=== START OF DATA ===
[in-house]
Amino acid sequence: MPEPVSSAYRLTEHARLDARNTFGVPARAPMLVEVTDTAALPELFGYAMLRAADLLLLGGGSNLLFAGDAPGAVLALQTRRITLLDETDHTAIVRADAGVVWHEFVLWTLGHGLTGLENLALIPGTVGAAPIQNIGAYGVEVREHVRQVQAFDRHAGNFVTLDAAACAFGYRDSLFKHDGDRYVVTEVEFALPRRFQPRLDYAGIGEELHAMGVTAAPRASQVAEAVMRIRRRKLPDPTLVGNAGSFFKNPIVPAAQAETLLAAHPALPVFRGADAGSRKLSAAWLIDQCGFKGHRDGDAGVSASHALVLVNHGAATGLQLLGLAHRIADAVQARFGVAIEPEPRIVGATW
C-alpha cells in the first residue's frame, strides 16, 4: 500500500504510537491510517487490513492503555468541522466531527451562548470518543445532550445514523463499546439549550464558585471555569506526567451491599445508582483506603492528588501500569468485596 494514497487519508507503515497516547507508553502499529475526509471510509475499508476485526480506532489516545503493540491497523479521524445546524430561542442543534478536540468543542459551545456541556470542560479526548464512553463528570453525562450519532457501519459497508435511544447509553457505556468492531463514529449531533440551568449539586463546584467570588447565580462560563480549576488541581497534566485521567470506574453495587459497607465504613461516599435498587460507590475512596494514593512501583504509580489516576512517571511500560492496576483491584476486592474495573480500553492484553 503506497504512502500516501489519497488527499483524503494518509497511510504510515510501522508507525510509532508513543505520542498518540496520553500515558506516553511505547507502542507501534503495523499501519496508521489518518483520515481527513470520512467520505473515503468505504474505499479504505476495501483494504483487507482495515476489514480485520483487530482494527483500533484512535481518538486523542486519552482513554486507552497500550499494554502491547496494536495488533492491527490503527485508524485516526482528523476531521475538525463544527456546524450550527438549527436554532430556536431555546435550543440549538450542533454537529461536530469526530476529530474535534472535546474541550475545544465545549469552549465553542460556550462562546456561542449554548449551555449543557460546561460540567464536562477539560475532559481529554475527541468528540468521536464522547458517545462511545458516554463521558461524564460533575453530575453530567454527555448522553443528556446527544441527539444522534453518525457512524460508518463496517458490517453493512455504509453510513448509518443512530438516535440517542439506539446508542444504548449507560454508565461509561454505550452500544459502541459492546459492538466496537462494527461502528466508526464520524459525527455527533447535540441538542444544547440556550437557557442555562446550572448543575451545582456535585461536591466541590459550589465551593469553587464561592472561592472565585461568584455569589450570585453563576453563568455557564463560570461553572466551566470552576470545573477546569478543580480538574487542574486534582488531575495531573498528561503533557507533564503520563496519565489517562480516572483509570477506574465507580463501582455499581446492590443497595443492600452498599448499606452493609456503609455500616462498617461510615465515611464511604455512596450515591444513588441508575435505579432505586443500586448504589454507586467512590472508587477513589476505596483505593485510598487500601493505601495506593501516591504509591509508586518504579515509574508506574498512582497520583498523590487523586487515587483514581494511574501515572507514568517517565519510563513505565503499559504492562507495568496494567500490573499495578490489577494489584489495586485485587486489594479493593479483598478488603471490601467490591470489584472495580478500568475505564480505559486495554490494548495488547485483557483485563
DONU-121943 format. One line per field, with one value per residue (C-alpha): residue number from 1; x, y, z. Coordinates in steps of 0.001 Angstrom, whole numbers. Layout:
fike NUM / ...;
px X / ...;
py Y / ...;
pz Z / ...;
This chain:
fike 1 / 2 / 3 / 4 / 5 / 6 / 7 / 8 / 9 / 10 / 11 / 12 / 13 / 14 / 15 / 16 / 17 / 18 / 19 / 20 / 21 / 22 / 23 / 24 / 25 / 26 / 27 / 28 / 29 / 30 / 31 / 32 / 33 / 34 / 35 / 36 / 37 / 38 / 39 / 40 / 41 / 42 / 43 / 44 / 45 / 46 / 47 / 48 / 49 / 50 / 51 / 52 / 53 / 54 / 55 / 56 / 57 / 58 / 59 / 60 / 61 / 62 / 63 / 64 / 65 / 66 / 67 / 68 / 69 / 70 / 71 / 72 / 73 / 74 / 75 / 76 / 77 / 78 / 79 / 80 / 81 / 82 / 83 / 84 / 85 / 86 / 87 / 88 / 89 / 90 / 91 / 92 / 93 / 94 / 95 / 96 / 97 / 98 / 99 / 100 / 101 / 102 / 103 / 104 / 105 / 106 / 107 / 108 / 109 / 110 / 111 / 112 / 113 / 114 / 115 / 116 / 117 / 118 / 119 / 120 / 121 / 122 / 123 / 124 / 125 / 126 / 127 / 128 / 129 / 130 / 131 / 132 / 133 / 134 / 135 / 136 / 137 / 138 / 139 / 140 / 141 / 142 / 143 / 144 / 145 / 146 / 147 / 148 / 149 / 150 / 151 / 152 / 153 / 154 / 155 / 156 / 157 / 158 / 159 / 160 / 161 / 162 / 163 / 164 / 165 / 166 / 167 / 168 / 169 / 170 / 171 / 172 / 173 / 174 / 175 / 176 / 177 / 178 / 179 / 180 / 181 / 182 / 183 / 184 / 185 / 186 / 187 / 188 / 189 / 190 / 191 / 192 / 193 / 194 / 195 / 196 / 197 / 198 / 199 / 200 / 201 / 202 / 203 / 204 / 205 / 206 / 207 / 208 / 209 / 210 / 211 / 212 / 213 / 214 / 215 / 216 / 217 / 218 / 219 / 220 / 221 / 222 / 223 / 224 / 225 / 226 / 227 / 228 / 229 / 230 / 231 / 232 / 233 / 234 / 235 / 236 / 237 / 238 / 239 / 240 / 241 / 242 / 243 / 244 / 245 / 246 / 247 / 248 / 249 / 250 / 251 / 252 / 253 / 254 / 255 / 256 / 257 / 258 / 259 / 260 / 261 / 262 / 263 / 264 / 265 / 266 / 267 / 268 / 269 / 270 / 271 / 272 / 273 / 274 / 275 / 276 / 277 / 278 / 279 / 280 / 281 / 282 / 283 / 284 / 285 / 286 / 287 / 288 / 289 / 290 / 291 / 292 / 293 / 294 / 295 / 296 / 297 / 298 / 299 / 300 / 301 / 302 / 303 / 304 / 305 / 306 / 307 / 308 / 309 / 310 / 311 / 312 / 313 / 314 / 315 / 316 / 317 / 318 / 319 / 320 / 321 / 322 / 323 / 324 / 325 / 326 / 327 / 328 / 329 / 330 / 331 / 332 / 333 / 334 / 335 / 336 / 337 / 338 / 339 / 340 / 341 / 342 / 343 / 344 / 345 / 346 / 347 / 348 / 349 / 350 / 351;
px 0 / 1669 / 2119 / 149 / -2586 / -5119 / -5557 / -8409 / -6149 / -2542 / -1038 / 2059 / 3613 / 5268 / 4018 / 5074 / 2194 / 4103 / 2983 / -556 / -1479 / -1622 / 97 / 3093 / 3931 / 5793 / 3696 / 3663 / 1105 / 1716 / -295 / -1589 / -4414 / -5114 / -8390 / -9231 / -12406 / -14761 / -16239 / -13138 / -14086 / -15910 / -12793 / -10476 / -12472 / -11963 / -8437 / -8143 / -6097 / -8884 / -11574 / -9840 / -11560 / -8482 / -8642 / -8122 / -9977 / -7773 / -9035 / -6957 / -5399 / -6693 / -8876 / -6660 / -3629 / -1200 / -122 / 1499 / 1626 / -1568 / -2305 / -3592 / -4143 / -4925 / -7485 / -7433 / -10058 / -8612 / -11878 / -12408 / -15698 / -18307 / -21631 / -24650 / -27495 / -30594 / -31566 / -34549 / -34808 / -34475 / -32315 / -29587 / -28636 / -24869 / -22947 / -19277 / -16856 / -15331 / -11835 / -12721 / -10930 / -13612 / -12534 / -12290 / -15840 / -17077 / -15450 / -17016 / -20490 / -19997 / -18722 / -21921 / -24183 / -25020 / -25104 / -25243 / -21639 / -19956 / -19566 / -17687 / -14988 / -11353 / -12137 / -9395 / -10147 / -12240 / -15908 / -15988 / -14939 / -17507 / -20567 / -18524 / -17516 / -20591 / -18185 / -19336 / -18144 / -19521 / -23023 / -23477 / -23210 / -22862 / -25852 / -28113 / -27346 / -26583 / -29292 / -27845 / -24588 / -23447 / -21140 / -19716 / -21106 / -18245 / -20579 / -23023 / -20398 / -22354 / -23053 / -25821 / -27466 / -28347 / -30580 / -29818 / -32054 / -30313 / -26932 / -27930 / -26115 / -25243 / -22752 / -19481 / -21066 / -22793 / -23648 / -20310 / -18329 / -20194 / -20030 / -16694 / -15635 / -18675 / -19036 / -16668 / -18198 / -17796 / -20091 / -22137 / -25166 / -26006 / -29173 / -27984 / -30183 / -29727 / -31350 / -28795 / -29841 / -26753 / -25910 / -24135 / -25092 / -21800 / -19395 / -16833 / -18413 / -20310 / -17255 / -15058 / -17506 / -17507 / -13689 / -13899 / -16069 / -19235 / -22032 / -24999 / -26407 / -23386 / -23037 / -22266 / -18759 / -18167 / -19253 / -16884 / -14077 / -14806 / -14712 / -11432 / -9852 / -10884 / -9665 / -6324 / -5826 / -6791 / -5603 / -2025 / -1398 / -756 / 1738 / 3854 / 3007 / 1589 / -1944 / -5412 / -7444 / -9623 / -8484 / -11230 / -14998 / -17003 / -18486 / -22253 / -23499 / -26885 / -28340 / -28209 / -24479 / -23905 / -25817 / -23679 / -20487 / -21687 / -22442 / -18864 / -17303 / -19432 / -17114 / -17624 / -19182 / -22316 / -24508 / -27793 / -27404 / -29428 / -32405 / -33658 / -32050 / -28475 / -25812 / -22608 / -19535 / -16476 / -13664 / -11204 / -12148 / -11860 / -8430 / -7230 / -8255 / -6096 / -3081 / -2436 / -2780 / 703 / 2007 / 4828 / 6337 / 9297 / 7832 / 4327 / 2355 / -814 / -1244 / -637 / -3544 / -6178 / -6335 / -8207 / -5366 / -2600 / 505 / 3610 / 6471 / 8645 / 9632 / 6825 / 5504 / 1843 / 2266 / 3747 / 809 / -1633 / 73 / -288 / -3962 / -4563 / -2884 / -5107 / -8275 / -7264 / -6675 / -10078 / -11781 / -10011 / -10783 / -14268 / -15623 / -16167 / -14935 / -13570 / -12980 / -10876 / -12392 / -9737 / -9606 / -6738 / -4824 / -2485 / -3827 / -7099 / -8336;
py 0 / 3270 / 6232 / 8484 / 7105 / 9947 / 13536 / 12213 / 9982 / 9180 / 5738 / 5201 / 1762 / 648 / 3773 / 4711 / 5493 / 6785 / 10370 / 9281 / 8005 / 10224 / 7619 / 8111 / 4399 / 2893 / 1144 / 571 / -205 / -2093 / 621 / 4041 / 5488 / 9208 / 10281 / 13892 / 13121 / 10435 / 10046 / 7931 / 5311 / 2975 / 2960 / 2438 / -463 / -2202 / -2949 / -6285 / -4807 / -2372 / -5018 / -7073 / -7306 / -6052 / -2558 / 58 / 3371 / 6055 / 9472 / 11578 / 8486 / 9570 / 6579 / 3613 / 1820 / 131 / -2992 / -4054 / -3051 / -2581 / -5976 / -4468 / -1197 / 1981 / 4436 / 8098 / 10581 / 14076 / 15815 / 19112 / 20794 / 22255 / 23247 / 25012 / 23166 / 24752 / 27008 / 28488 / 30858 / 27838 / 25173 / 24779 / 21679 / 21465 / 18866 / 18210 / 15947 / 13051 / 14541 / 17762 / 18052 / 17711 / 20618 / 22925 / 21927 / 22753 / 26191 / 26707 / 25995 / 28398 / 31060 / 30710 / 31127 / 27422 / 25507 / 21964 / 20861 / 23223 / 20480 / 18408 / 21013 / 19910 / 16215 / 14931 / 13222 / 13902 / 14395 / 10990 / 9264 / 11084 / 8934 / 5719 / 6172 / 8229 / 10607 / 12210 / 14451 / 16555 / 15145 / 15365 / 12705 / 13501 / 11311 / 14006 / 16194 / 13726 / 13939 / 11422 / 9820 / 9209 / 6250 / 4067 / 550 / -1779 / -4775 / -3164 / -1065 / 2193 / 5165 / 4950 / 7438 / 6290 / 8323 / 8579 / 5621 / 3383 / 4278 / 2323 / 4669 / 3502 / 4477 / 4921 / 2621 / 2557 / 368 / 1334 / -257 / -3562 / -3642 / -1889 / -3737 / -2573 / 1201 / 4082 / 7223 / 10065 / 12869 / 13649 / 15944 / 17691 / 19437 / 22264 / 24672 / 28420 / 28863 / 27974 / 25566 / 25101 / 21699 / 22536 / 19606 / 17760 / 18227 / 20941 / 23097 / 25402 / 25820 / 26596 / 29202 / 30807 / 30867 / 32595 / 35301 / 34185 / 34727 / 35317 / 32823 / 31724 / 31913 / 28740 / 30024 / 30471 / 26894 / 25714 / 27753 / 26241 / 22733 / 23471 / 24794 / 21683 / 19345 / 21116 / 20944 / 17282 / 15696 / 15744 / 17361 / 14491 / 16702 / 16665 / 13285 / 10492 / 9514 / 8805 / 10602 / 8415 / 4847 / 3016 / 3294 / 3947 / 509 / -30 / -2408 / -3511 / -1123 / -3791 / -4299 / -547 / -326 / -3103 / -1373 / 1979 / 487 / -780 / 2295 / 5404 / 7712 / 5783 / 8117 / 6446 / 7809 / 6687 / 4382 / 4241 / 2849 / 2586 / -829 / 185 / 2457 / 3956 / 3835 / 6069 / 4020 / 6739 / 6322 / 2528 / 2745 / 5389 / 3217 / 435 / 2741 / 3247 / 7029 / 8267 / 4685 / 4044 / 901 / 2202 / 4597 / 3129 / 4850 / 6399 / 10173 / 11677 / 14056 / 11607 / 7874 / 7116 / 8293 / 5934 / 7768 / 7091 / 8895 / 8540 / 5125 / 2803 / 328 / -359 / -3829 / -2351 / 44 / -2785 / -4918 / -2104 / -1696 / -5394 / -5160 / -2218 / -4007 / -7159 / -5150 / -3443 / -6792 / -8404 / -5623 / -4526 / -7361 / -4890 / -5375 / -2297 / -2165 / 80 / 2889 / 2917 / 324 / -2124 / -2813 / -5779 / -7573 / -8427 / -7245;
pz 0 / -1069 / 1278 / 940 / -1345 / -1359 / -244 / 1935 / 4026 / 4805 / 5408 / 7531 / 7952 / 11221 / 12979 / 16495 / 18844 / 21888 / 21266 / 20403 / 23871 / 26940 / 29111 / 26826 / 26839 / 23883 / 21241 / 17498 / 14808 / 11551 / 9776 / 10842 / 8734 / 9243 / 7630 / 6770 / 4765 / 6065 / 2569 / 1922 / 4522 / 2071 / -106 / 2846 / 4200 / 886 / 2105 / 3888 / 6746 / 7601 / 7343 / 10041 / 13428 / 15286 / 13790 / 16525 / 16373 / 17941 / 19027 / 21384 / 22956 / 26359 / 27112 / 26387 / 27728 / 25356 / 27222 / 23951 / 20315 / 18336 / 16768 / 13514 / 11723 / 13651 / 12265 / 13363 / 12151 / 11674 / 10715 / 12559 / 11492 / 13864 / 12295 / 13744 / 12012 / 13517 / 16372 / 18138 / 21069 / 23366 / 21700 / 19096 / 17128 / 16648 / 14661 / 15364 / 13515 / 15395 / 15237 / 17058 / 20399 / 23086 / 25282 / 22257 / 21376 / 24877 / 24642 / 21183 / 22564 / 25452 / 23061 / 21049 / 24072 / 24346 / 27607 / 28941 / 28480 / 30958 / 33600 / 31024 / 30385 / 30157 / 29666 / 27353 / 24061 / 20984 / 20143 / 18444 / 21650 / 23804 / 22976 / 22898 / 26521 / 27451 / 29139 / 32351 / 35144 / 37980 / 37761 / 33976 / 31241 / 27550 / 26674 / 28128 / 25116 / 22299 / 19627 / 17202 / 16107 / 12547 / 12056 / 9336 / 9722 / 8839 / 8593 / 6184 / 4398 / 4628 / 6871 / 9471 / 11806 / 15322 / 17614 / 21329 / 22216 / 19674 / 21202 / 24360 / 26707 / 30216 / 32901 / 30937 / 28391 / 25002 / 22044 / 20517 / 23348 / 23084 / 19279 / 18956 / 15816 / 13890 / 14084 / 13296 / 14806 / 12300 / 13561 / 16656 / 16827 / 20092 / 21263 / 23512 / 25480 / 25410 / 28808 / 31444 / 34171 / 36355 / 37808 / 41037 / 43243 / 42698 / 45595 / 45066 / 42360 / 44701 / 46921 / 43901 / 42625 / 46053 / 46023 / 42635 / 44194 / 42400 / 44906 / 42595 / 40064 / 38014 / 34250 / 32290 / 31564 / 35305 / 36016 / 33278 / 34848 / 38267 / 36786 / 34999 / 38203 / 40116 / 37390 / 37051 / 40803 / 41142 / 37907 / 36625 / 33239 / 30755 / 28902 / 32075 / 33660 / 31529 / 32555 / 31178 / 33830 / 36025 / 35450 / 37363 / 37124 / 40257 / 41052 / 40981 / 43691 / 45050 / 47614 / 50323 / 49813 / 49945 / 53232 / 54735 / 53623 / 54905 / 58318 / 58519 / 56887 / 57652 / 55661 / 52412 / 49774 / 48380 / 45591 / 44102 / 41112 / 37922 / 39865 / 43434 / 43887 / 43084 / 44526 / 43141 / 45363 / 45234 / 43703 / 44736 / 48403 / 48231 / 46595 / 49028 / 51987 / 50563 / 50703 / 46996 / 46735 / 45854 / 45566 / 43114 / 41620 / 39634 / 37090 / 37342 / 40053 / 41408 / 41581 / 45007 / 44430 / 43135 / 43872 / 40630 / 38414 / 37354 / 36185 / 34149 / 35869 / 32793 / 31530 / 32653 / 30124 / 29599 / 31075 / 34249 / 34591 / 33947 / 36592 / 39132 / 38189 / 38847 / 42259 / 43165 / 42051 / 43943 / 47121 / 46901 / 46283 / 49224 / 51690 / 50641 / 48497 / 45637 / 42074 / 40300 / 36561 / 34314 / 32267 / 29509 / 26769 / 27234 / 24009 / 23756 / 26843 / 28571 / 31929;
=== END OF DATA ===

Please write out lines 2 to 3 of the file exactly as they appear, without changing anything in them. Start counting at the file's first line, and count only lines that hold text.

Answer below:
Amino acid sequence: MPEPVSSAYRLTEHARLDARNTFGVPARAPMLVEVTDTAALPELFGYAMLRAADLLLLGGGSNLLFAGDAPGAVLALQTRRITLLDETDHTAIVRADAGVVWHEFVLWTLGHGLTGLENLALIPGTVGAAPIQNIGAYGVEVREHVRQVQAFDRHAGNFVTLDAAACAFGYRDSLFKHDGDRYVVTEVEFALPRRFQPRLDYAGIGEELHAMGVTAAPRASQVAEAVMRIRRRKLPDPTLVGNAGSFFKNPIVPAAQAETLLAAHPALPVFRGADAGSRKLSAAWLIDQCGFKGHRDGDAGVSASHALVLVNHGAATGLQLLGLAHRIADAVQARFGVAIEPEPRIVGATW
C-alpha cells in the first residue's frame, strides 16, 4: 500500500504510537491510517487490513492503555468541522466531527451562548470518543445532550445514523463499546439549550464558585471555569506526567451491599445508582483506603492528588501500569468485596 494514497487519508507503515497516547507508553502499529475526509471510509475499508476485526480506532489516545503493540491497523479521524445546524430561542442543534478536540468543542459551545456541556470542560479526548464512553463528570453525562450519532457501519459497508435511544447509553457505556468492531463514529449531533440551568449539586463546584467570588447565580462560563480549576488541581497534566485521567470506574453495587459497607465504613461516599435498587460507590475512596494514593512501583504509580489516576512517571511500560492496576483491584476486592474495573480500553492484553 503506497504512502500516501489519497488527499483524503494518509497511510504510515510501522508507525510509532508513543505520542498518540496520553500515558506516553511505547507502542507501534503495523499501519496508521489518518483520515481527513470520512467520505473515503468505504474505499479504505476495501483494504483487507482495515476489514480485520483487530482494527483500533484512535481518538486523542486519552482513554486507552497500550499494554502491547496494536495488533492491527490503527485508524485516526482528523476531521475538525463544527456546524450550527438549527436554532430556536431555546435550543440549538450542533454537529461536530469526530476529530474535534472535546474541550475545544465545549469552549465553542460556550462562546456561542449554548449551555449543557460546561460540567464536562477539560475532559481529554475527541468528540468521536464522547458517545462511545458516554463521558461524564460533575453530575453530567454527555448522553443528556446527544441527539444522534453518525457512524460508518463496517458490517453493512455504509453510513448509518443512530438516535440517542439506539446508542444504548449507560454508565461509561454505550452500544459502541459492546459492538466496537462494527461502528466508526464520524459525527455527533447535540441538542444544547440556550437557557442555562446550572448543575451545582456535585461536591466541590459550589465551593469553587464561592472561592472565585461568584455569589450570585453563576453563568455557564463560570461553572466551566470552576470545573477546569478543580480538574487542574486534582488531575495531573498528561503533557507533564503520563496519565489517562480516572483509570477506574465507580463501582455499581446492590443497595443492600452498599448499606452493609456503609455500616462498617461510615465515611464511604455512596450515591444513588441508575435505579432505586443500586448504589454507586467512590472508587477513589476505596483505593485510598487500601493505601495506593501516591504509591509508586518504579515509574508506574498512582497520583498523590487523586487515587483514581494511574501515572507514568517517565519510563513505565503499559504492562507495568496494567500490573499495578490489577494489584489495586485485587486489594479493593479483598478488603471490601467490591470489584472495580478500568475505564480505559486495554490494548495488547485483557483485563